• Henchpeople remain loyal
    Criminals are taken to police stations. With luck they state that they were the catburglers or muggers or faudsters or theives of the operation and that the cat mug fraud & thieving planner was the big fish of the operation. They hope for time off their sentence. In employment law, the opposite is true. A cat, mug, fraud, or theif worker hopes to stay in post or maybe get a reference from the big fish if they pretend that all mistakes were theirs; Mr Machiavelli the director had nothing to do with a system of bullying that might have existed in the organisation. That's the story. Whatever the hopes for rewarded loyalty, it's hard to get rid of a loony middle manager if everyone is too frightened to give evidence so the directors and middle managers might be stuck in business together for a while.

  • Employment law is a recent addition to civil law with its own tribunal system.
    People aren't use to spotting repeat offenders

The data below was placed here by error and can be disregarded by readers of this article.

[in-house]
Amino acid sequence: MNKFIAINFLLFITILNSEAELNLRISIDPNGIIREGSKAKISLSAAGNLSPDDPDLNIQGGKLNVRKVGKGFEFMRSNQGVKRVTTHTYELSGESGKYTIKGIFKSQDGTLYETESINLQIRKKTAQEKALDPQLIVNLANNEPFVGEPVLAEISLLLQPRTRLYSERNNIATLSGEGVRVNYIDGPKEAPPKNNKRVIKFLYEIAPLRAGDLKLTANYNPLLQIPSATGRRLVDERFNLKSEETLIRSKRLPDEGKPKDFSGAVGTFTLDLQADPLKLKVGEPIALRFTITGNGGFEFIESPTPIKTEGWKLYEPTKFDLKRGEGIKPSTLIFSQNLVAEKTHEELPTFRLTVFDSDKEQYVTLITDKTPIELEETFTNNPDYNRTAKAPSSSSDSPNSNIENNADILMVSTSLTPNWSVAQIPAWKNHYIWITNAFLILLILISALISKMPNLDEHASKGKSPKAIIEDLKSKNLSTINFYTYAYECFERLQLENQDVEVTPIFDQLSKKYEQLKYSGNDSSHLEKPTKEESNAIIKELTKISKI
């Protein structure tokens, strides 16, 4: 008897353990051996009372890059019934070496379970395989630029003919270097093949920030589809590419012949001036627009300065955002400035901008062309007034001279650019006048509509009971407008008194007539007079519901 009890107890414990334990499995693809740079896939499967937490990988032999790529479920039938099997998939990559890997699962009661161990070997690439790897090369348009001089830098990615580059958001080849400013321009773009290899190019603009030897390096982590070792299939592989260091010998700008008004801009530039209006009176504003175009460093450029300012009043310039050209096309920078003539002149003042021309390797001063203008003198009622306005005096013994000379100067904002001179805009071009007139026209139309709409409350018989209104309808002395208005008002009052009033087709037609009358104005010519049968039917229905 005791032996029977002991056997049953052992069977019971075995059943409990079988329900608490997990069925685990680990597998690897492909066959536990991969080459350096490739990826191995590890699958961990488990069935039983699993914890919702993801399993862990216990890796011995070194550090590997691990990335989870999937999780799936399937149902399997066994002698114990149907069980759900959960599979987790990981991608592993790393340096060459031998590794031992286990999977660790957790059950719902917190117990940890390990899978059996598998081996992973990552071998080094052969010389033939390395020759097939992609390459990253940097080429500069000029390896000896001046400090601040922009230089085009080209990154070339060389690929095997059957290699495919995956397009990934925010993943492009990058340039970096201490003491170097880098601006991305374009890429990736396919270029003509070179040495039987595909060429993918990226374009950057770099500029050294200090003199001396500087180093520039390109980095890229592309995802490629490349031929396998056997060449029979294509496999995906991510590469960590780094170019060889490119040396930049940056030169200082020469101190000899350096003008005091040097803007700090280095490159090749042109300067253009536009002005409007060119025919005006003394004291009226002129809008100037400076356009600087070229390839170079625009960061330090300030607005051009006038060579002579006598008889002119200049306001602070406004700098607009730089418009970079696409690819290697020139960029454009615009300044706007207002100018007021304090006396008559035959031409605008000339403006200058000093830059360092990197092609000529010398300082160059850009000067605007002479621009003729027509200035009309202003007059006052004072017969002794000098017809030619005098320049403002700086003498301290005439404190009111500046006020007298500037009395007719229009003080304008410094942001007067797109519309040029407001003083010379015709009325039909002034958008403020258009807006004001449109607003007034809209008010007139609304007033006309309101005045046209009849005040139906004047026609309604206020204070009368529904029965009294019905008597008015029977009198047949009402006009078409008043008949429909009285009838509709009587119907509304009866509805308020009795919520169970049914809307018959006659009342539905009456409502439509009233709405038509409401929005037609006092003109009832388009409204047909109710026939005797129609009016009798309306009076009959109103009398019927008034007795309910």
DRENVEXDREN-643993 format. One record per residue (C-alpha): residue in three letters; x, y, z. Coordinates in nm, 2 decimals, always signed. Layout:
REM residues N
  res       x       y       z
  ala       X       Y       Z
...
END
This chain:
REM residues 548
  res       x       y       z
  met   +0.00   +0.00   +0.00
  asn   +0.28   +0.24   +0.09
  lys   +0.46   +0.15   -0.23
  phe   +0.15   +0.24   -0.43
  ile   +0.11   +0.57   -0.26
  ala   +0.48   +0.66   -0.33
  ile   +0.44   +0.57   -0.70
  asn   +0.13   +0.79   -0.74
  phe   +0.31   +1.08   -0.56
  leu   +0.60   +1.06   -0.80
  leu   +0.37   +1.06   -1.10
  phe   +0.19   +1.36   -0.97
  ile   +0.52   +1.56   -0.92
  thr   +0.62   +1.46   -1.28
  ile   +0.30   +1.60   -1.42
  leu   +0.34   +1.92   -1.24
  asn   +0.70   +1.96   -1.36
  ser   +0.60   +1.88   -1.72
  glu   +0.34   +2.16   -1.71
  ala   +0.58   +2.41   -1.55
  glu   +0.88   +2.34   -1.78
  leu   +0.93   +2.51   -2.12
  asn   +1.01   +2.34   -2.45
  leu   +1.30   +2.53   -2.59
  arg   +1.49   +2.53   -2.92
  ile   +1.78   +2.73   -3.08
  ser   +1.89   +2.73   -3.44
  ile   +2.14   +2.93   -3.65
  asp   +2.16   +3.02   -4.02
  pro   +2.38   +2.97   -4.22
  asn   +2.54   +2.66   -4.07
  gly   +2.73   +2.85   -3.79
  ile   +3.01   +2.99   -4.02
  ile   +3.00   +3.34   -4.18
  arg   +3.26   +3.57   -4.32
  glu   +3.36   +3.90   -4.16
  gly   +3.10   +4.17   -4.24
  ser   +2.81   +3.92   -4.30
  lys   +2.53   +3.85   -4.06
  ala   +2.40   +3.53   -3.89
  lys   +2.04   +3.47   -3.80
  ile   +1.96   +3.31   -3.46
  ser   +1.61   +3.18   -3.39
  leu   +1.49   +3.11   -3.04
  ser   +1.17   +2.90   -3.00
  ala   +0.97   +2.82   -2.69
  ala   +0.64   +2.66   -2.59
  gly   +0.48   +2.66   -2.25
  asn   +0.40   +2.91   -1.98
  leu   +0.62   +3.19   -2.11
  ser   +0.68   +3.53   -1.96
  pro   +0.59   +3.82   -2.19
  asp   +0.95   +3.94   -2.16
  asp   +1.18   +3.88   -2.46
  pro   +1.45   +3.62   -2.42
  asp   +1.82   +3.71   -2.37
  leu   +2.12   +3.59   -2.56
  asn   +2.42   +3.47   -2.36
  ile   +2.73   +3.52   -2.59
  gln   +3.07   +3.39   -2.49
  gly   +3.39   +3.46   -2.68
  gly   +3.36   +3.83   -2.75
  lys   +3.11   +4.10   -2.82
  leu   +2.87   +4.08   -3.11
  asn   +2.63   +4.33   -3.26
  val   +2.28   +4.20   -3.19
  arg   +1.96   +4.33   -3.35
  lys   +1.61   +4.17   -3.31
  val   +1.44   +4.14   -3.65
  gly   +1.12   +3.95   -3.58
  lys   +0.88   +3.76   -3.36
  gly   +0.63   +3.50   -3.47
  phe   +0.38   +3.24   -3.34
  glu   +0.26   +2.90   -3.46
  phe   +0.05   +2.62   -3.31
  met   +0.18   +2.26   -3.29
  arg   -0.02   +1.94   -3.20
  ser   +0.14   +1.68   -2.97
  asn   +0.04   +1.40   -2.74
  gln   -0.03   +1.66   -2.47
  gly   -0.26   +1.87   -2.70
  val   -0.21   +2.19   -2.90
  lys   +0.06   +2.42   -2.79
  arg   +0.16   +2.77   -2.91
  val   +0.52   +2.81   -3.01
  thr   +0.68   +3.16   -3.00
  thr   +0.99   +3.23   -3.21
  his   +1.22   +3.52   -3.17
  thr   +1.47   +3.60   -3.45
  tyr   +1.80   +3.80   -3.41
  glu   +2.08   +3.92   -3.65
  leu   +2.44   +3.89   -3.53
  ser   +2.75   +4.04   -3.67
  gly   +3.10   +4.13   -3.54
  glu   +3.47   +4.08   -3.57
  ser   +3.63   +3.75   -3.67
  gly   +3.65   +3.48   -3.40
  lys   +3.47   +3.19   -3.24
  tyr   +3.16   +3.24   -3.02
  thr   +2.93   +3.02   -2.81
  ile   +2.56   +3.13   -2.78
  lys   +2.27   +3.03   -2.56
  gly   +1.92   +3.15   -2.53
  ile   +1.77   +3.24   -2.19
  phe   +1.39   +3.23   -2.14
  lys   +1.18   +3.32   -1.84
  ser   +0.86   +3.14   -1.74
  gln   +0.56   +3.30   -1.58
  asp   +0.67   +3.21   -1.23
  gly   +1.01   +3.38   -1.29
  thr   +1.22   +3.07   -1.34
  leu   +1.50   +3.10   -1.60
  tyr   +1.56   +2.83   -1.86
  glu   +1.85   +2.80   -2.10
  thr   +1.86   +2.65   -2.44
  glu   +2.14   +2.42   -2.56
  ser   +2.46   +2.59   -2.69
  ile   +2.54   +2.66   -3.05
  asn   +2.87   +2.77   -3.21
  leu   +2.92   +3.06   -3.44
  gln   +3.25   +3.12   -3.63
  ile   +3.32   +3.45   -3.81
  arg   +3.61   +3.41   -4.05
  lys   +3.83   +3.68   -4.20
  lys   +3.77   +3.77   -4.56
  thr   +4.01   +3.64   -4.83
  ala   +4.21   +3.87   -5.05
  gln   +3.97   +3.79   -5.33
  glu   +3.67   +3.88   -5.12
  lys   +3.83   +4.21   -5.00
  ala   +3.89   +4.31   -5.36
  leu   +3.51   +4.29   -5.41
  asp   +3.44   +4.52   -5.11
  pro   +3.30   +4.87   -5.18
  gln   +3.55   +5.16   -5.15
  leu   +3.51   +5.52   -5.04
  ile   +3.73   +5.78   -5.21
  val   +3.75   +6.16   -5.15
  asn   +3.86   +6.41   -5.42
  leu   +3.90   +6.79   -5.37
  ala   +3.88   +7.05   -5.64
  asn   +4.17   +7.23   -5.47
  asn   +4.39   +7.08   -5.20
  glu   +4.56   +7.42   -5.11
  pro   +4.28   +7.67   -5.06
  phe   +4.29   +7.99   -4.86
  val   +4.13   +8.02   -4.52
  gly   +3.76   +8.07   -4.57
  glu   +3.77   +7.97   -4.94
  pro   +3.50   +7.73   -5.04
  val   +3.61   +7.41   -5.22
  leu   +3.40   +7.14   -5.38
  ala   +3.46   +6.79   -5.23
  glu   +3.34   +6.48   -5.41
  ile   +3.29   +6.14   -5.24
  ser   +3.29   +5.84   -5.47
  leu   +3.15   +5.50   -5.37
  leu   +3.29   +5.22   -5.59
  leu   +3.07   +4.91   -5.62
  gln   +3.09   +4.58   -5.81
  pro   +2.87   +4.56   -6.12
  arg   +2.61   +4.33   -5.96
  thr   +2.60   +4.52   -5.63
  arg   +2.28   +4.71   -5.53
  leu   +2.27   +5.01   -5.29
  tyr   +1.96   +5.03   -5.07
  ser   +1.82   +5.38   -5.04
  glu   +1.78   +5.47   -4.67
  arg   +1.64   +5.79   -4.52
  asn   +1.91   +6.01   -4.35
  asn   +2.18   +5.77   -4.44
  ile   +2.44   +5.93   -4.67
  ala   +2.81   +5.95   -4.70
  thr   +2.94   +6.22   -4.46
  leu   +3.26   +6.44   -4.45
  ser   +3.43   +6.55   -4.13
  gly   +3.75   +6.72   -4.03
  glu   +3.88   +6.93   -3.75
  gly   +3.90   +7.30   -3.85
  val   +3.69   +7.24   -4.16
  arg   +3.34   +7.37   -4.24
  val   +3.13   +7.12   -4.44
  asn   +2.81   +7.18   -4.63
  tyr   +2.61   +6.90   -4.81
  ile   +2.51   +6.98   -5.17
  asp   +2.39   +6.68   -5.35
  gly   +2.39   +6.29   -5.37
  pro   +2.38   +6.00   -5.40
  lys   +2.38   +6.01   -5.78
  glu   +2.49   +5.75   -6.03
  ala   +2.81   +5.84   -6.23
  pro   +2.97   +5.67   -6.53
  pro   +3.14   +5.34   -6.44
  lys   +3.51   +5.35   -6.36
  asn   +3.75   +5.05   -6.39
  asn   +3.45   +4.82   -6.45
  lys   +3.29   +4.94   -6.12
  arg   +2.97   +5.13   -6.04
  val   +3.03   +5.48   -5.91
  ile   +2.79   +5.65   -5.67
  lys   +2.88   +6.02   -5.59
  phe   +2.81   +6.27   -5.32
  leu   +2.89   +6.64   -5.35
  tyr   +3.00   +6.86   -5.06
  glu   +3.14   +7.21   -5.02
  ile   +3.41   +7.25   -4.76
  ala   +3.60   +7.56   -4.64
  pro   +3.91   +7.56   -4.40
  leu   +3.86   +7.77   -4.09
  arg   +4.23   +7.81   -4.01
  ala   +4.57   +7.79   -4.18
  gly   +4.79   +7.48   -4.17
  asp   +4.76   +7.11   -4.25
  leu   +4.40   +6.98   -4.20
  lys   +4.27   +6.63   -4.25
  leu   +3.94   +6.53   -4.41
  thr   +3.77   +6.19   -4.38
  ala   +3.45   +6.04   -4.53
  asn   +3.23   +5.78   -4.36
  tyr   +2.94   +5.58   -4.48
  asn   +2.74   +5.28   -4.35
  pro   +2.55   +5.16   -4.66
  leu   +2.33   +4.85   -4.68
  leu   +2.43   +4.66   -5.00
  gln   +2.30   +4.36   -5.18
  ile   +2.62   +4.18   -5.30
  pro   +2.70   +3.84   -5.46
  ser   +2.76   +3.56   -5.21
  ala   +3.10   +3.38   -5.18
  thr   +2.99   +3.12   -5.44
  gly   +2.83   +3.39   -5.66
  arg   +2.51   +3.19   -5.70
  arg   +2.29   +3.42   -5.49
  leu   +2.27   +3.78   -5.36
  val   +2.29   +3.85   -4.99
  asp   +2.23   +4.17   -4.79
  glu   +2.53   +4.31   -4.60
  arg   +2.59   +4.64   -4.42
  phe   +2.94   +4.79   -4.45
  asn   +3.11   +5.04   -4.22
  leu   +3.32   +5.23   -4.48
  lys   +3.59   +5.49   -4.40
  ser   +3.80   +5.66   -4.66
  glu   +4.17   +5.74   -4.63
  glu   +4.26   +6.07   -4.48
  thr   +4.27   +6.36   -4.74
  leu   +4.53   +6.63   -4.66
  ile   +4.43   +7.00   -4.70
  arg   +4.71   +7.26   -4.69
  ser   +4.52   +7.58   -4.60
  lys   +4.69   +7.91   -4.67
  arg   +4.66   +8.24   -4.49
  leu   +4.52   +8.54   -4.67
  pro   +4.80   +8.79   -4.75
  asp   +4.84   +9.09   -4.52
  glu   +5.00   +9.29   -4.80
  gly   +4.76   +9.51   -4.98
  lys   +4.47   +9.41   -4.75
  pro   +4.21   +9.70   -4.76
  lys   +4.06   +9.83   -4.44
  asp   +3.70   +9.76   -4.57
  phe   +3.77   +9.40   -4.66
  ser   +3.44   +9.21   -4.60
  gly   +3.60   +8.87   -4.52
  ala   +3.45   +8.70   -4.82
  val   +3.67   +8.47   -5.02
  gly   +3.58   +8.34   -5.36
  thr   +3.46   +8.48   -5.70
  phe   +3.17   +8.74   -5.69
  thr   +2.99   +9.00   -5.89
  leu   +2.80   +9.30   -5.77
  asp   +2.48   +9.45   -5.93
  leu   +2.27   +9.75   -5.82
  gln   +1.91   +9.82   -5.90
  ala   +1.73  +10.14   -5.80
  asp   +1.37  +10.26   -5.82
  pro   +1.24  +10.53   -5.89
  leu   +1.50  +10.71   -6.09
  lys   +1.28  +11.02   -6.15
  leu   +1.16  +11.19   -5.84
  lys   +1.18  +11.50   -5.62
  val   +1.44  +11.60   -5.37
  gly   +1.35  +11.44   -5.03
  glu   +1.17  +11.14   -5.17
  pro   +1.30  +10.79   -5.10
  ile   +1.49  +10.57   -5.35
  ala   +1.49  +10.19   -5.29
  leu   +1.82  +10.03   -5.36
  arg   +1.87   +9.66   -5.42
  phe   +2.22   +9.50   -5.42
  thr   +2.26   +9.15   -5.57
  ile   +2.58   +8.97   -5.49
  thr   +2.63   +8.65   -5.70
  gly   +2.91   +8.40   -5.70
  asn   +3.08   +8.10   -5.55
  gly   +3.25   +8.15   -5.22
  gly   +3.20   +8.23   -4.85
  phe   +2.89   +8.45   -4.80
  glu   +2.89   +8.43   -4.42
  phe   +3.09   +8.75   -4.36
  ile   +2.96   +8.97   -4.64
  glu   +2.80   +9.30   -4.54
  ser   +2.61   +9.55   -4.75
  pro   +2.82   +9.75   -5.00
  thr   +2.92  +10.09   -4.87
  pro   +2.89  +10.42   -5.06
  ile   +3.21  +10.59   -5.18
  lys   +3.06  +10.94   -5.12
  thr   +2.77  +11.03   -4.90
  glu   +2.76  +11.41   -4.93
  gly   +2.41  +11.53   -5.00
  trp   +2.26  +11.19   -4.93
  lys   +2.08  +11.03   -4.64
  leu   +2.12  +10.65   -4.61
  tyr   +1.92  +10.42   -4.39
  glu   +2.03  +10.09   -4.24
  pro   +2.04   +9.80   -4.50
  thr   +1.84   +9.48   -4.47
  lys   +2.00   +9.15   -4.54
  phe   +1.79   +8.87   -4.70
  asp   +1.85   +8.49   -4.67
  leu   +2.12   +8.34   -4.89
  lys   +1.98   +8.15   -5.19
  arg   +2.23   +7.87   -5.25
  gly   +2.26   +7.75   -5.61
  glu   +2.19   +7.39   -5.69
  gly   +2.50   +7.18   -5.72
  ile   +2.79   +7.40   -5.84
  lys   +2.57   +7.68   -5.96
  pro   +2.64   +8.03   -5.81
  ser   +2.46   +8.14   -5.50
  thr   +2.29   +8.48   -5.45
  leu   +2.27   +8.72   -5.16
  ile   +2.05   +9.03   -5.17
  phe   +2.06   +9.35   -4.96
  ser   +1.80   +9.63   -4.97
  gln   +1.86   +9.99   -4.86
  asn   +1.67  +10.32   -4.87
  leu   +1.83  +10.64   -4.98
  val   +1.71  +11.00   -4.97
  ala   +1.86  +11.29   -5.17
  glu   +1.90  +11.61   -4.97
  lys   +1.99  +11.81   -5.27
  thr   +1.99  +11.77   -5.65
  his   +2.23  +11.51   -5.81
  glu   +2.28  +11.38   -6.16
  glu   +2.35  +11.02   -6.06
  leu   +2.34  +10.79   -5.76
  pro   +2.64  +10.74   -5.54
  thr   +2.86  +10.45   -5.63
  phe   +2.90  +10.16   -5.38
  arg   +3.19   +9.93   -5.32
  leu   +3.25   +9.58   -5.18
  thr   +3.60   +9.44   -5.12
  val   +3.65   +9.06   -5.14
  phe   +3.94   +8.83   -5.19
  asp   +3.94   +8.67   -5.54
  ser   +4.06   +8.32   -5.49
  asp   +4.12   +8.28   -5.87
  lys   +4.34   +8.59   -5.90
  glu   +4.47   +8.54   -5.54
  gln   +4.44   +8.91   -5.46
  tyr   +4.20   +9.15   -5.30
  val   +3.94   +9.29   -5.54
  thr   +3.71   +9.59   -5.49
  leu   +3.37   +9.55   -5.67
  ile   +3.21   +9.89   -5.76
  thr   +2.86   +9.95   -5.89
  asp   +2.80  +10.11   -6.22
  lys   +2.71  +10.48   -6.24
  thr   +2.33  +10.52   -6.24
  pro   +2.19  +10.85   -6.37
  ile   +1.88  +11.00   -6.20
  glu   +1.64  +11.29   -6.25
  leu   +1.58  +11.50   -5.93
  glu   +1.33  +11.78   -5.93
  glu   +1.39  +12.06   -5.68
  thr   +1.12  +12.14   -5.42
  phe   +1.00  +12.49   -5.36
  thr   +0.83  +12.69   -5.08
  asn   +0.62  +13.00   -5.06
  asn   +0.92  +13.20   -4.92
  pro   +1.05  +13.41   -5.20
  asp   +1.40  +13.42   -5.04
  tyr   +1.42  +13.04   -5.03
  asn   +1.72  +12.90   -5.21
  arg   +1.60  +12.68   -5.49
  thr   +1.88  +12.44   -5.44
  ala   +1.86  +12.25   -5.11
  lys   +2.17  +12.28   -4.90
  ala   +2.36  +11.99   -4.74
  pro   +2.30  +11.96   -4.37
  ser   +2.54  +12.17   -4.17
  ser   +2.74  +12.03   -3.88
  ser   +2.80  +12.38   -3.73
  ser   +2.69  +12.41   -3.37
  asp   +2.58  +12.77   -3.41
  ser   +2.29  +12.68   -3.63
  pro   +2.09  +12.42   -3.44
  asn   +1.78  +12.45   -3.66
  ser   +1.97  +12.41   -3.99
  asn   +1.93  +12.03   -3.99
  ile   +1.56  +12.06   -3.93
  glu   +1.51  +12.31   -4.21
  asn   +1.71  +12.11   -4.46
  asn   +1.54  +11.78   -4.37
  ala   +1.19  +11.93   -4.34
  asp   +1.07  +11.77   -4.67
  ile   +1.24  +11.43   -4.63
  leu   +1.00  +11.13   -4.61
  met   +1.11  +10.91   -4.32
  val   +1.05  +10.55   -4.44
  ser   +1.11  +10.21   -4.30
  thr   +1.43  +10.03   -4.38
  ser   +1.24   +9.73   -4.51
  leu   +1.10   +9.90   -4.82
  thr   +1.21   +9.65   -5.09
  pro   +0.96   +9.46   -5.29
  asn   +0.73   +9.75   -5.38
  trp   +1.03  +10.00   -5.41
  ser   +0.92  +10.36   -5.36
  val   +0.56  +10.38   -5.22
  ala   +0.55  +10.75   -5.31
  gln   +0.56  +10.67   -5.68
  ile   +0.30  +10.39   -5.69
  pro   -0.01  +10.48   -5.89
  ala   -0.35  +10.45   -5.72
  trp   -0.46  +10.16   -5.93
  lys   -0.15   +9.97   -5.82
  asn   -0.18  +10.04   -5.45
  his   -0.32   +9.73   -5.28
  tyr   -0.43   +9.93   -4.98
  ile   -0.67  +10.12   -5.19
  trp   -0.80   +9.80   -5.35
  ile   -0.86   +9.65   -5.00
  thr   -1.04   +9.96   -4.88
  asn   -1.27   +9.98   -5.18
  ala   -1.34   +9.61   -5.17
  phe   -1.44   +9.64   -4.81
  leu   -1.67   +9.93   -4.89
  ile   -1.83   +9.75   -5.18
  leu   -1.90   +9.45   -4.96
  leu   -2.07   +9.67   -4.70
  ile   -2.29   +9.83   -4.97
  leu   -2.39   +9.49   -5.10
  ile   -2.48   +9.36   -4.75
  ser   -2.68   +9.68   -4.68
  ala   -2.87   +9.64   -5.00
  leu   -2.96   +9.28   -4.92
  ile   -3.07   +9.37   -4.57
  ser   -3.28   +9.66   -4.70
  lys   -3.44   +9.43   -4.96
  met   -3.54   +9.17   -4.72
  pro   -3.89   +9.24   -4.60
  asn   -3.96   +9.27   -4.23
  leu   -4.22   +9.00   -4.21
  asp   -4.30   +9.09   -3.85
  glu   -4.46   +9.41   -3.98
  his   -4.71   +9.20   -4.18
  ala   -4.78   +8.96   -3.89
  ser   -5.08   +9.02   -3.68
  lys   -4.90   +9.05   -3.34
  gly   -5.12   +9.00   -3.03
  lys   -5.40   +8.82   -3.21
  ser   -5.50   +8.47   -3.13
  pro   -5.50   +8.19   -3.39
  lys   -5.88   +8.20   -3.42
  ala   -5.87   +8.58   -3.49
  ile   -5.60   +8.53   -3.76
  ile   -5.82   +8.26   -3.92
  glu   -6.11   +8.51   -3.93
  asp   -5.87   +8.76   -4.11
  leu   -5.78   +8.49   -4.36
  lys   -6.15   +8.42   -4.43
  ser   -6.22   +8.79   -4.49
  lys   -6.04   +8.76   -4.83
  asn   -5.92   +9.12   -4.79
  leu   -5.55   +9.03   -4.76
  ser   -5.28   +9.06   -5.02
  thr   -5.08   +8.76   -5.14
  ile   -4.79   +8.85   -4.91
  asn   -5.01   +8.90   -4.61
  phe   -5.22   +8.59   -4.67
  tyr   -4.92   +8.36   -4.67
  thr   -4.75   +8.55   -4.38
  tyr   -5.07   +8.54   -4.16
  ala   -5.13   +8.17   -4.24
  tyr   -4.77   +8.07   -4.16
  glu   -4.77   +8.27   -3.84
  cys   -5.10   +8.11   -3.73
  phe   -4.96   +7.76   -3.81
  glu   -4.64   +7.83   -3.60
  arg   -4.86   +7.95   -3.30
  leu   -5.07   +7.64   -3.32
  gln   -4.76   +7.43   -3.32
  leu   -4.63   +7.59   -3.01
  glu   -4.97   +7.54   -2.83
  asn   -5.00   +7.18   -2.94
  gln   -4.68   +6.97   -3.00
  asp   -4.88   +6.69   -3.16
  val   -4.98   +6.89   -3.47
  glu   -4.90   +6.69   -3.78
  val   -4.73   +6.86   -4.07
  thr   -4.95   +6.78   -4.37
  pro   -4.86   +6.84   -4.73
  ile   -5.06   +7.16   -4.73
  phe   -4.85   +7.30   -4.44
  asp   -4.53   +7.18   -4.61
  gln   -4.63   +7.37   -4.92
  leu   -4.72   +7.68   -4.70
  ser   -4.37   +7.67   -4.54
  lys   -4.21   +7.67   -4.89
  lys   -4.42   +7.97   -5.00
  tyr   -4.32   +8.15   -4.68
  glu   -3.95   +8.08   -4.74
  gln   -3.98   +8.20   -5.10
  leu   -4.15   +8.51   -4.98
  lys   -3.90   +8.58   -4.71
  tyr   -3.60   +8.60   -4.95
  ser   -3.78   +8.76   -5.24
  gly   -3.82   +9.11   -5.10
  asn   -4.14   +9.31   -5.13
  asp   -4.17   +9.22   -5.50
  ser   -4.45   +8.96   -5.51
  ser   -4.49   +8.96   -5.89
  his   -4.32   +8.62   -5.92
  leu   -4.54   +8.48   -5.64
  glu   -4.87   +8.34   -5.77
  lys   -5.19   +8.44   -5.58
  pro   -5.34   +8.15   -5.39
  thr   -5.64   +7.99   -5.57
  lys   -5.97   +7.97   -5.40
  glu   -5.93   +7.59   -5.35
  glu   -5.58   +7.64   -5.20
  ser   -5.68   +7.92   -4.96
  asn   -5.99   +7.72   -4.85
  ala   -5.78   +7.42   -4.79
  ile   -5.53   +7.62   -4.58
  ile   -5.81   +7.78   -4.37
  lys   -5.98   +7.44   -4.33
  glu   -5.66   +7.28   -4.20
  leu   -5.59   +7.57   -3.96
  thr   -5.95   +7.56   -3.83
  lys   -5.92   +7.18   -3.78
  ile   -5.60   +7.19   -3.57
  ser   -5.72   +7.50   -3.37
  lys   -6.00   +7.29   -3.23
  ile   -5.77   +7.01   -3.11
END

A contractor who tried to do building work or car repairs would have trouble getting new customers after showing-up on the London Gazette for bankrupcy or register of county court judgements, with a case-against awarded to a disgruntled customer. They would have trouble getting customers if they just sat in meetings and plotted all day. But no such tradition exists with employment law: an employer can have trouble keeping out of court and still get repeat public sector funding while the individuals who did bad things can persue their careers wreaking havoc wherever they go, sitting in meetings and plotting against their colleagues instead of providing a service to the public. Employment appeals used to be about traditional employers in trades like dredging or fish filleting that had not caught-up with the times. Now they are about taxpayer-funded organisations and their employees with their mutual pots. Are these employers an easy target? Possibly. Do they do work which is hard to define? Often. Are they silted-up with bad quality procedures and documents which don't chose the right staff? Yes. But another problem is that they can move grant money under the counter to pay another tribunal case. Other mad employers find that their insurance premiums rise if they take-out legal insurance. Contractors to government can simply divert our money and forge their returns to say that it went on some public service as intended, like hepling victems of crime.